Australian mining companies have a poor track record operating in Africa. Australian uranium company Paladin Energy has now put two of its mines into 'care-and-maintenance' and bankruptcy looms. But who cleans up the company's mess in Namibia and Malawi, asks JIM GREEN
The building of the proposed Chutka nuclear plant in the tribal-dominated Mandla district in central India will mean the local population will be displaced - for the second time. It will also contribute to global greenhouse gas emissions. Faced with injustice and threats to their safety and livelihoods, villagers have started a two-month long campaign. KUMAR SUNDARAM reports.
The government is due to announce a £250 million support package for 'small modular reactors' his week, just as the price of wind and solar power contracts fall 10% below UK wholesale prices. OLIVER TICKELL argues that the Britain's 'civilian' nuclear power expenditure is actually a camouflaged subsidy to the UK's Trident nuclear missile system.
Narendra Modi, Prime Minister of India, has been inconsistent at best about climate change. Now the country has massive nuclear expansion plans, which he claims is a solution. The apparent desire to appease energy companies and the violent oppression of nuclear opponents are a cause for serious concern. KUMAR SUNDARAM investigates
A collapse in the price of uranium has not yet stopped Australian mining company GME from trying to press ahead with a massive open-pit uranium mine on an Arctic mountain in southern Greenland, writes Bill Williams - just returned from the small coastal town of Narsaq where local people and Inuit campaigners are driving the growing resistance to the ruinous project.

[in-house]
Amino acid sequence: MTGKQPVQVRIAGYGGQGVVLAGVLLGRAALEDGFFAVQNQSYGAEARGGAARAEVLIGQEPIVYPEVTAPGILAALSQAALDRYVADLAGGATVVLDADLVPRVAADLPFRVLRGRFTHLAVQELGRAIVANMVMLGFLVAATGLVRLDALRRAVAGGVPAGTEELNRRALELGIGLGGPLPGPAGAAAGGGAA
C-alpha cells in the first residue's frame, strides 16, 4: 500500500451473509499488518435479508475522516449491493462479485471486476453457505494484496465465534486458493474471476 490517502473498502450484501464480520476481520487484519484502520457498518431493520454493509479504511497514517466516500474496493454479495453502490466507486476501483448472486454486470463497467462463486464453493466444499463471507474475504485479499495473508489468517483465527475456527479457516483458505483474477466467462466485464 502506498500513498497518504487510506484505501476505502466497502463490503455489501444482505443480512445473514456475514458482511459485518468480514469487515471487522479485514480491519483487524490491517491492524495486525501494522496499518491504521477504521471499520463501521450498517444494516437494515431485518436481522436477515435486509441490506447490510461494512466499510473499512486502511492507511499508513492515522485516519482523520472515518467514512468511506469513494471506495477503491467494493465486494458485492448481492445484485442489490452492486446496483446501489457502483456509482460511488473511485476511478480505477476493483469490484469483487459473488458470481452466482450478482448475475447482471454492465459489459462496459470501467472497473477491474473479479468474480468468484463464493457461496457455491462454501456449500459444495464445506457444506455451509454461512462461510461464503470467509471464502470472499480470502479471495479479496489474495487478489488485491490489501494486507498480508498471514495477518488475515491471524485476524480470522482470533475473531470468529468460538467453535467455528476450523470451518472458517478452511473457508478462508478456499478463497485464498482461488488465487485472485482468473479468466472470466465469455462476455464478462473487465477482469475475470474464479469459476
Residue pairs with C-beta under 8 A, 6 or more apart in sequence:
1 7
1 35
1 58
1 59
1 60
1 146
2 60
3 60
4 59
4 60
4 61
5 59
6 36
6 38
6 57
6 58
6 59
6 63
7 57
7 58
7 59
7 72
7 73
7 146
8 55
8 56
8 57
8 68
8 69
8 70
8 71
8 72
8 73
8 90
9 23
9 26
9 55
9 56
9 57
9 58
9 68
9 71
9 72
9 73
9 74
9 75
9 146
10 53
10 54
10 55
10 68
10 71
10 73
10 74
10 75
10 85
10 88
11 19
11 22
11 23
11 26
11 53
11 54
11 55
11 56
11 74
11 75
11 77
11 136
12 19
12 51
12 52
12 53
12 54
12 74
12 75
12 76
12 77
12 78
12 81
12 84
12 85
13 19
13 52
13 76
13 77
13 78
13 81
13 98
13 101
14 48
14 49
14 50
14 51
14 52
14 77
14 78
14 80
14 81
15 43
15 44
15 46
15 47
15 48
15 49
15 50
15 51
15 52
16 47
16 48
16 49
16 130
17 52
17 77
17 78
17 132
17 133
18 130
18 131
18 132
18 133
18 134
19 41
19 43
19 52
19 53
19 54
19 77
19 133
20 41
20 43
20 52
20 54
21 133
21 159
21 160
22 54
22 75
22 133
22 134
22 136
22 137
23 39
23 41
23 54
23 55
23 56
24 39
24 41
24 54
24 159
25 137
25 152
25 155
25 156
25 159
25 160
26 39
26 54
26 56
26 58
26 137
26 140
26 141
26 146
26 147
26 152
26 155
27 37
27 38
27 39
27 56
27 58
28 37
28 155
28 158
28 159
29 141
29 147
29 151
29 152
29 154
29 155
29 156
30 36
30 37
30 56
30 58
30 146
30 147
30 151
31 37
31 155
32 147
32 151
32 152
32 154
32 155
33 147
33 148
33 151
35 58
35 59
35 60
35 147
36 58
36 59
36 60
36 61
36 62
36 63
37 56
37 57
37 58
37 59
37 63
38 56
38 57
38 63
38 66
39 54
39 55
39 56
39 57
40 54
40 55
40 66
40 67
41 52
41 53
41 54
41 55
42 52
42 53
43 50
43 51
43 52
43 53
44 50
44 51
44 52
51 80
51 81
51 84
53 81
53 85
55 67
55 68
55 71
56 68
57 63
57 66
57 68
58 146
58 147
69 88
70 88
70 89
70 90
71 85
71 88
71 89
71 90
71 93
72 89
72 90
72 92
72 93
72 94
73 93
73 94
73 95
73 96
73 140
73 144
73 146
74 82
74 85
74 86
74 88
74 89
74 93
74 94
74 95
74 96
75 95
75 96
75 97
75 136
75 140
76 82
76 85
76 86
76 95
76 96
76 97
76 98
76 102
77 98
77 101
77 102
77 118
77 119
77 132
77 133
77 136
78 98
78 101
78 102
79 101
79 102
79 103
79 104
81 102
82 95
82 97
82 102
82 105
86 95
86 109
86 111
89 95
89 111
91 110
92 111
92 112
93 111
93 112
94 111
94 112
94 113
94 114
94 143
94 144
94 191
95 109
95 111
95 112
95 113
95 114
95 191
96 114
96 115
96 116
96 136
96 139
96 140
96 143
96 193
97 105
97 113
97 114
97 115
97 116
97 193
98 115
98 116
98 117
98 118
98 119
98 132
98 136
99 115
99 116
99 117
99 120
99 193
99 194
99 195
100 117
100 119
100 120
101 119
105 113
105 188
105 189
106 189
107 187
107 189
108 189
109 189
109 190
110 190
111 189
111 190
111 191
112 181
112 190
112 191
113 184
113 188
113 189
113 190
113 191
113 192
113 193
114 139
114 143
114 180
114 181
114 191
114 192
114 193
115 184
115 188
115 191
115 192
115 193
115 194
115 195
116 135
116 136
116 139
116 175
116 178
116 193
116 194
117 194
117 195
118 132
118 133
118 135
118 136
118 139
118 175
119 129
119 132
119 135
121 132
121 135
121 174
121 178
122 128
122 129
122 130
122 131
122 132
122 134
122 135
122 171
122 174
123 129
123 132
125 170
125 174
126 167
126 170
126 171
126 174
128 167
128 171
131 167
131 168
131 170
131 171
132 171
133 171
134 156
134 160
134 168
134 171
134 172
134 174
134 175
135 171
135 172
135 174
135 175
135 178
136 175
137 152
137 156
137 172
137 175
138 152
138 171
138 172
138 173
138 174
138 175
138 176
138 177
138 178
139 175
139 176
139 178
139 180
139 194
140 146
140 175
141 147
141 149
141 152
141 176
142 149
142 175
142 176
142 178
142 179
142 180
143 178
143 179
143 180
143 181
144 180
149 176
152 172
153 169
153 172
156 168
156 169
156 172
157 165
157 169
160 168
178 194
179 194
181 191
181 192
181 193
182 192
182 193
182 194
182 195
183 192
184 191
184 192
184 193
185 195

Theresa May's Tory government pushes forward with its nuclear white elephants. But one Cumbria couple persist in exposing the dangers of new nukes and old. Now Martin Forwood and Janine Allis-Smith of Cumbrians Opposed to a Radioactive Environment have won the 2017 Nuclear-Free Future Award, reports LINDA PENTZ GUNTER
Nuclear power is suffering one of its worst ever years, writes JIM GREEN. Even nuclear enthusiasts agree that the industry is in crisis. The bankruptcy filing by US nuclear giant Westinghouse has sent a cold chill through the industry which elsewhere, is suffering from crippling economic problems, successful legal challenges, and public opposition
After years of pro-nuclear bombast from the Conservative Party, its 2017 manifesto hasn't got a single word to say about nuclear power, write Oliver Tickell & Ian Fairlie. Instead it announces a renewed focus on cutting energy costs, and a big boost for increasingly low-cost wind power; while both Labour and Libdems offer only weak, highly qualified support for new nuclear build. And so the great British 'nuclear renaissance' reaches its timely end.
The world remembers Chernobyl every April, especially on big anniversaries, but for some people the disaster and its aftermath remain a part of their everyday lives, write David Moon & Anna Olenenko. In this special interview for the 31st anniversary of the catastrophe, one of the last returnees explains what it was like to leave after the disaster, and to come back to an environment transformed in surprising and unwelcome ways.